Photo: Commercial traffic in early 1900s at Paper Mill Bridge, Little Baddow
The history of the Company really falls into four parts based upon the amount of income derived from the tolls barges paid for operating on the navigation. The first period, 1797 to 1845, was the most profitable. Traffic gradually increased and the total tonnage of goods moved in 1828 was 52,813; in 1831 45,103 (of which 33,112 was coal); and in 1838 47,295. 1842 was the peak year when about 60,000 tons of goods were moved. This increase was brought about by the items of railway equipment being carried for the construction of the Eastern Counties Railway, London to Colchester section, opened in 1843.
The second period, 1846 to 1865, is marked by the Company’s reduction of tolls to compete with the Eastern Counties Railway and the Maldon—Witham— Braintree Railway. Whilst the yield from tolls decreased the tonnage of goods moved remained about the same: in 1848, 49,677 tons; in 1858 54,282 tons; and in 1865 51,502 tons.
The third period, 1866 to 1914, is that during which the Company declined as a Navigation. This was because the railway could now not only compete with canals but also with coastal traffic that actually brought bulk goods into Heybridge Basin for the navigation to distribute inland. This decline is borne out by the tonnages carried. In 1866 44,656 tons; 1875 33,214 tons; 1890 17,072 tons and in 1914 12,120 tons. The Navigation Company overcame the decline in the use of the navigation by selling some of its property and deriving increased rents from its remaining properties in Heybridge and Springfield.
But of the greatest importance was the income in the early years of the twentieth century from the now mature cricket bat willows which the Company had planted in the 1860s.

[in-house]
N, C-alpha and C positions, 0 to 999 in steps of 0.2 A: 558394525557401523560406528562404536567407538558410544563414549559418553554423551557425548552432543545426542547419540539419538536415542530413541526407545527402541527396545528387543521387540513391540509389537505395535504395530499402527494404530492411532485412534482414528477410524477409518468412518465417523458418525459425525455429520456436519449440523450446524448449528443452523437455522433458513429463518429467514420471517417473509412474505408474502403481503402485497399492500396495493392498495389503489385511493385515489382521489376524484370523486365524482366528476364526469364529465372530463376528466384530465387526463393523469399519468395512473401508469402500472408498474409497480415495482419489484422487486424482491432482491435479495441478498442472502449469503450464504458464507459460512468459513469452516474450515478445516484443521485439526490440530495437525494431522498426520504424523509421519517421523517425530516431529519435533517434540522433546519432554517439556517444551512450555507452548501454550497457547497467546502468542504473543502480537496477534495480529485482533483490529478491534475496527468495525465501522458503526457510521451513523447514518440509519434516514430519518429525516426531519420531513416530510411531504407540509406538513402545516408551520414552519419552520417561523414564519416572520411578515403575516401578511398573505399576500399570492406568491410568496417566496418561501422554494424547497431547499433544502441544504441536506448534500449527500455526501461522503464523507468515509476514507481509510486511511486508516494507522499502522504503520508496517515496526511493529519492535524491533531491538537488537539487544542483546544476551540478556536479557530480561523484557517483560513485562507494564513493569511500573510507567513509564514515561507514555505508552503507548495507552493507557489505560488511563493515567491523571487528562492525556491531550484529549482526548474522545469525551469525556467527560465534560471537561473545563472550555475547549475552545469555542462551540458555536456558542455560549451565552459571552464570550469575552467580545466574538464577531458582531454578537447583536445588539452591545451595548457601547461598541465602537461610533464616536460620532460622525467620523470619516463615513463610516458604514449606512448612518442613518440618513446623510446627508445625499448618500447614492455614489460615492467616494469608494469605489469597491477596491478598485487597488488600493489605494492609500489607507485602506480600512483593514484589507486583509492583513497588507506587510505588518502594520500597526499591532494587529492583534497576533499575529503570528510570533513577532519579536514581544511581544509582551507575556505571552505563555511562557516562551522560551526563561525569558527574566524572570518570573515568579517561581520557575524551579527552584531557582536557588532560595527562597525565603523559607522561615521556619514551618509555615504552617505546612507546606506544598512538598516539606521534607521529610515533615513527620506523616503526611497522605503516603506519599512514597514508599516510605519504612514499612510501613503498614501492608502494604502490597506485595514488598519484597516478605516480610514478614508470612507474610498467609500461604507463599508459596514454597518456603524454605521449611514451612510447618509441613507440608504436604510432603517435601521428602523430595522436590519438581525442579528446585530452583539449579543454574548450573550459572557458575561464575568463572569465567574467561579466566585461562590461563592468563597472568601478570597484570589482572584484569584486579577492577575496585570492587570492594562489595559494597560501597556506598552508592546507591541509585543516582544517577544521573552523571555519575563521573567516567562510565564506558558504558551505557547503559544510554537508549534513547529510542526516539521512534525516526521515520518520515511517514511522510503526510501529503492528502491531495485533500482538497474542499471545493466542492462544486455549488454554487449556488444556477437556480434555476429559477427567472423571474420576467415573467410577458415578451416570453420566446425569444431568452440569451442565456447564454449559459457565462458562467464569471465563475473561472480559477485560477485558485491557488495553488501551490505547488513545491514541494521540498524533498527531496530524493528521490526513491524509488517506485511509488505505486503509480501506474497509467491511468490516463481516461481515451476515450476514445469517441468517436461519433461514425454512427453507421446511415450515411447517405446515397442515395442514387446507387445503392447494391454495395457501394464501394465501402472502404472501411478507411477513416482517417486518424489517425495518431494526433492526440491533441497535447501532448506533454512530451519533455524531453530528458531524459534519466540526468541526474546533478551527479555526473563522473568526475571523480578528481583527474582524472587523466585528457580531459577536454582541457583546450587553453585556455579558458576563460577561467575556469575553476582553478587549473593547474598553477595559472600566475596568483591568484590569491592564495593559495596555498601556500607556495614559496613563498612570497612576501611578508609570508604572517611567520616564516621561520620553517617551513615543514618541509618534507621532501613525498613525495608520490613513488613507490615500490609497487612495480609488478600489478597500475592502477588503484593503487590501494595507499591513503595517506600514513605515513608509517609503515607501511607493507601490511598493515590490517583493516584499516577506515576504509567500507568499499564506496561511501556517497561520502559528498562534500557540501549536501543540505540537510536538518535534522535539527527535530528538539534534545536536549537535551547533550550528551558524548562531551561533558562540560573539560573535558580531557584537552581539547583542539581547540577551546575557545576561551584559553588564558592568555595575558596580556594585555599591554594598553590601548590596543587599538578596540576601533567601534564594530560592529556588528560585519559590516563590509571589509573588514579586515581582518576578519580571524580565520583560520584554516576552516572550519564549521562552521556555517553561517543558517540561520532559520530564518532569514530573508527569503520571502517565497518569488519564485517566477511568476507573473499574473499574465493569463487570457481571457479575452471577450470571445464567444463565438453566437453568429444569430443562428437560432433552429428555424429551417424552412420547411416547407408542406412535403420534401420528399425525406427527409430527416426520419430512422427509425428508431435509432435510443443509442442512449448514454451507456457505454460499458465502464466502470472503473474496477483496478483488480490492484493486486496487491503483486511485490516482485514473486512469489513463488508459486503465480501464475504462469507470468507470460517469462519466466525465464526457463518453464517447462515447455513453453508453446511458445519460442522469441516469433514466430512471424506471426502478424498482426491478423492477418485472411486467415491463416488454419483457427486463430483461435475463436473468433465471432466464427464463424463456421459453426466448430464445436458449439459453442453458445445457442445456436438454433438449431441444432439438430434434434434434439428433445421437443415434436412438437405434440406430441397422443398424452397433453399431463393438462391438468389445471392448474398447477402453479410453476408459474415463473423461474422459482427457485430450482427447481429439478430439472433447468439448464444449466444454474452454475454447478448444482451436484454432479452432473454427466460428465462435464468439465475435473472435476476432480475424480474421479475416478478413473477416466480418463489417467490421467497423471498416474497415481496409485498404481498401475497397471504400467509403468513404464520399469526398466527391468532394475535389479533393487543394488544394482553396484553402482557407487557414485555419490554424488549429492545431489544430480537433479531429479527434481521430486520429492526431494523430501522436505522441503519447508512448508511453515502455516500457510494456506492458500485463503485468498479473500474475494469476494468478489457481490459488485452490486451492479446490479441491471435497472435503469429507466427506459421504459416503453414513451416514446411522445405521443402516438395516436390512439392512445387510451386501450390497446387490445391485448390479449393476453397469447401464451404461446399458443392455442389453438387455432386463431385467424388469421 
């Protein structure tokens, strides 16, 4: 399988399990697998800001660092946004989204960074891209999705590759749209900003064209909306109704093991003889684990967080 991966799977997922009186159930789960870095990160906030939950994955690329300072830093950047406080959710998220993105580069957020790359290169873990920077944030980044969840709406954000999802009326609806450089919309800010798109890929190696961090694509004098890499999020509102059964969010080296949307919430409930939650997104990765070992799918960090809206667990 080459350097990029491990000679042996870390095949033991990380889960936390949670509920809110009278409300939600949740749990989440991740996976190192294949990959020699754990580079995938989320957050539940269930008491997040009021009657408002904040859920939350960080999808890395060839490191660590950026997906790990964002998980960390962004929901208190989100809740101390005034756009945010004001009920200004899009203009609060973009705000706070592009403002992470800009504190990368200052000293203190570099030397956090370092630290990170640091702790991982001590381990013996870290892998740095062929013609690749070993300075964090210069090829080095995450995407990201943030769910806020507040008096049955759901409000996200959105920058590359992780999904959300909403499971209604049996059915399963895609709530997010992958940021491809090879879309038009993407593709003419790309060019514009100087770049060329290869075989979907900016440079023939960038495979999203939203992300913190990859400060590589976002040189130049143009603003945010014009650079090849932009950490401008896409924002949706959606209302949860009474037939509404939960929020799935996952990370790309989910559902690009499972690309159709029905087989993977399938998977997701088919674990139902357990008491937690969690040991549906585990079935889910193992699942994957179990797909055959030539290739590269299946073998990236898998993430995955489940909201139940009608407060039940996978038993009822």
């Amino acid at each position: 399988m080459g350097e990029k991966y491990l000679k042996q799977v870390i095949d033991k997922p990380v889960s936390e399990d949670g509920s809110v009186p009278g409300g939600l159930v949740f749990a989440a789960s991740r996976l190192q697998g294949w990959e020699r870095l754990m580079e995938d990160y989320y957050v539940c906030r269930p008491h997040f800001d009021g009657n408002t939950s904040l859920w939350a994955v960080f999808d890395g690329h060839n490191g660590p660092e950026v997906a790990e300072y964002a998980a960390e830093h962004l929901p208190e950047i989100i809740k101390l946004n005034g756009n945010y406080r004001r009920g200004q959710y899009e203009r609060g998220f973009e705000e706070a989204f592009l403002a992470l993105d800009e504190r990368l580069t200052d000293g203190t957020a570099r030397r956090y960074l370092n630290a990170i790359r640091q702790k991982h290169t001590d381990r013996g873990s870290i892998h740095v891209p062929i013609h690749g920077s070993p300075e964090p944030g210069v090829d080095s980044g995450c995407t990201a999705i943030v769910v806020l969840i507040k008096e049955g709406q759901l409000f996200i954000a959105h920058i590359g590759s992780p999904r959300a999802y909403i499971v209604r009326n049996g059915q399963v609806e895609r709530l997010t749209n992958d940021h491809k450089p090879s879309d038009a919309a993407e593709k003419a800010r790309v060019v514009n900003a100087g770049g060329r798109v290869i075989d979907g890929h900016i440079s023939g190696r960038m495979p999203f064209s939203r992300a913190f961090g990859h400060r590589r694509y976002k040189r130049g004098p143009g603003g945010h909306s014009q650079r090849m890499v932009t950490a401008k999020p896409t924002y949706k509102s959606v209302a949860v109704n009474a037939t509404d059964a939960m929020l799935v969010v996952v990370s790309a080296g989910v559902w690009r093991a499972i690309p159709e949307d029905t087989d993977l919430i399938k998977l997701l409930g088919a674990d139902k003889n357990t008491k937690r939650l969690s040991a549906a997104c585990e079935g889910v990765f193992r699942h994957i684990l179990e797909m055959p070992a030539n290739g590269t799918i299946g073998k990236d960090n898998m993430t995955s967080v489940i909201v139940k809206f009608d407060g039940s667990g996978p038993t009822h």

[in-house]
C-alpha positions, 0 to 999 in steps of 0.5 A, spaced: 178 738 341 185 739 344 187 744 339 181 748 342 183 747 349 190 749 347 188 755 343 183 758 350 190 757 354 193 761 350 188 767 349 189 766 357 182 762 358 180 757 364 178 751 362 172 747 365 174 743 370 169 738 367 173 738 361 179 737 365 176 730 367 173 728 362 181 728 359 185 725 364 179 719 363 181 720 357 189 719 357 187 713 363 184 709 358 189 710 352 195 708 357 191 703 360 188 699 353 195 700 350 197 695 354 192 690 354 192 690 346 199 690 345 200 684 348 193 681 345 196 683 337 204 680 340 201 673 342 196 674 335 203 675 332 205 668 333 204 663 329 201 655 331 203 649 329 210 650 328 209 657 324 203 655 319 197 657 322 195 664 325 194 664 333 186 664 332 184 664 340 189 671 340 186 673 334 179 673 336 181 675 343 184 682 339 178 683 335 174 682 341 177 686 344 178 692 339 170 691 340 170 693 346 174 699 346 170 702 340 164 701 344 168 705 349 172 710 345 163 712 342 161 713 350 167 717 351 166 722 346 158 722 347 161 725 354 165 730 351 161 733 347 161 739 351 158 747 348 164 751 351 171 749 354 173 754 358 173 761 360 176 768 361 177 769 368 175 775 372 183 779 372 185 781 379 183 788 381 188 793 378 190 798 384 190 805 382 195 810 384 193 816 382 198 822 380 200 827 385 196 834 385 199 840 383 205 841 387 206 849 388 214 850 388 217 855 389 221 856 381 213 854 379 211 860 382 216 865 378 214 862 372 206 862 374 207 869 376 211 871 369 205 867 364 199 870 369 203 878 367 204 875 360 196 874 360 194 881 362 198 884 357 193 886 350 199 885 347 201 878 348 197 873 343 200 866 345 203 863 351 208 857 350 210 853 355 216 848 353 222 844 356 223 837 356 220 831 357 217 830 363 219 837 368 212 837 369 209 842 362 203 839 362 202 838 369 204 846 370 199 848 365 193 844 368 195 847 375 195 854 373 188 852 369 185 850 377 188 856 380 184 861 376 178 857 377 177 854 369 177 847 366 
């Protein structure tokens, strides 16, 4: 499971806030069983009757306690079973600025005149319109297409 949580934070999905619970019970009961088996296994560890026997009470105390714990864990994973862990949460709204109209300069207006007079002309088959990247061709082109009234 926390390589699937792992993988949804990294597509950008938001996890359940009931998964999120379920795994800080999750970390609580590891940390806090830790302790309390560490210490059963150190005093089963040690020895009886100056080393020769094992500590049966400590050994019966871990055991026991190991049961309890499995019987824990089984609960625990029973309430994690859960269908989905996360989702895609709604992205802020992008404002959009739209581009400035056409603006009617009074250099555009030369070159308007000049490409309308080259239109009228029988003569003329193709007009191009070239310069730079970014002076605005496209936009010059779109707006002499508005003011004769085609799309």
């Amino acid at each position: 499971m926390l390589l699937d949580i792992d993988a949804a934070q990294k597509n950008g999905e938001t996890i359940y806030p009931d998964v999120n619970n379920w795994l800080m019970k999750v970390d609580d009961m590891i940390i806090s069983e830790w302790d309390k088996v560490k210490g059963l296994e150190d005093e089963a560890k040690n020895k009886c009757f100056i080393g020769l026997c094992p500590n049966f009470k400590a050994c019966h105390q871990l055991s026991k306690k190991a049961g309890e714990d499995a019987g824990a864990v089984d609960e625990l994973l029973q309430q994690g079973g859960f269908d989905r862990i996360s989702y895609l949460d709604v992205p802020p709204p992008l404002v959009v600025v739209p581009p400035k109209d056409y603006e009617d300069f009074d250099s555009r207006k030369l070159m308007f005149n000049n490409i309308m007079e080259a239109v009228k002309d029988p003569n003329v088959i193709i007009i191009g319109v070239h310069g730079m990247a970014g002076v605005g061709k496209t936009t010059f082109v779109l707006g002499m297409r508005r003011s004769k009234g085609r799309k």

These additional incomes helped to keep the Company solvent. The fourth period, 1915 to 1973, is one of absolute decline, for trade on the navigation never returned to its pre-First World War level owing to competing rail, and later, road transport. Between the Wars and until March 1972, the main commodity carried was timber: 5,716 tons in 1925 and 2,669 tons in 1947. This was taken to Brown & Sons’ wharf at Springfield, first by horse drawn barge and after 1960 by diesel driven barge.
A fifth phase in the life of the navigation began in May 1975, when the Company of Proprietors opened up the line for amenity use by the public. The Company commenced operating the pleasure cruiser Victoria, and in addition invited owners of small powered boats to moor them along the line and cruise along its length. During the late 1990s and early 2000s, the Navigation Company diversified its activities and then ran info financial difficulties, going into administration in 2003.
These notes are taken from the booklet 'The Chelmer and Blackwater Navigation' by Peter Came B.A. by kind permission of his family.